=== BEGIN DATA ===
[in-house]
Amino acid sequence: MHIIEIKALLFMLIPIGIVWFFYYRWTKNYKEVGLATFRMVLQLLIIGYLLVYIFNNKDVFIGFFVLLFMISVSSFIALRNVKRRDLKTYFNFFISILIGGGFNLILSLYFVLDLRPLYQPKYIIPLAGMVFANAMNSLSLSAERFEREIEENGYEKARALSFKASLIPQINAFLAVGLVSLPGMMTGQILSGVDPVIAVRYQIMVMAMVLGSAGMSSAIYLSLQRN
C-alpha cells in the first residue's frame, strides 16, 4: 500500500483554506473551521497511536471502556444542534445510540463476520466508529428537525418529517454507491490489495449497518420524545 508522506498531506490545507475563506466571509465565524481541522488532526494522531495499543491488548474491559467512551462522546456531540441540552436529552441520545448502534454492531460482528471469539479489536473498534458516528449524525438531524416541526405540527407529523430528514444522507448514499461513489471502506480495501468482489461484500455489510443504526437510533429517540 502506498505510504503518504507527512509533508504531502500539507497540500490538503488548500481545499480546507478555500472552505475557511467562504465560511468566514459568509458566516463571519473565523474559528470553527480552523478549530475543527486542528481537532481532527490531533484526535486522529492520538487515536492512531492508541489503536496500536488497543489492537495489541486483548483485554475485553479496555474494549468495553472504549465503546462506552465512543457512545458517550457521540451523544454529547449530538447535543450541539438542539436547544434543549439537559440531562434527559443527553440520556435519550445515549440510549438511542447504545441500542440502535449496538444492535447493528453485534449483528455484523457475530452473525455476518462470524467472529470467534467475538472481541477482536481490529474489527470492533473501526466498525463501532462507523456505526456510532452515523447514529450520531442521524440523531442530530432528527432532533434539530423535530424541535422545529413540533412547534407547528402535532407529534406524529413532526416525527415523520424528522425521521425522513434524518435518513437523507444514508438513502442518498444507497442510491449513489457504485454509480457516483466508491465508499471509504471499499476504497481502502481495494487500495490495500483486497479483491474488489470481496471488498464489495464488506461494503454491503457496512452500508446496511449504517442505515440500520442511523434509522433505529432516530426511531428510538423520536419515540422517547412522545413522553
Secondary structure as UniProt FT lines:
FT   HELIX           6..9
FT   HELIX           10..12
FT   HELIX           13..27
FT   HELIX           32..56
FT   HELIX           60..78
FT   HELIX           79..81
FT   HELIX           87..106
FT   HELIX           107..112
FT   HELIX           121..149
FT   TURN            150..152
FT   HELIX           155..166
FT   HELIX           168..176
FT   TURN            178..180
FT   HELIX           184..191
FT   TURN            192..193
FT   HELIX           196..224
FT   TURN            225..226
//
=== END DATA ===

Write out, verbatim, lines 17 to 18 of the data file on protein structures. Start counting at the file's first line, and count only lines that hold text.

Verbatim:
FT   TURN            178..180
FT   HELIX           184..191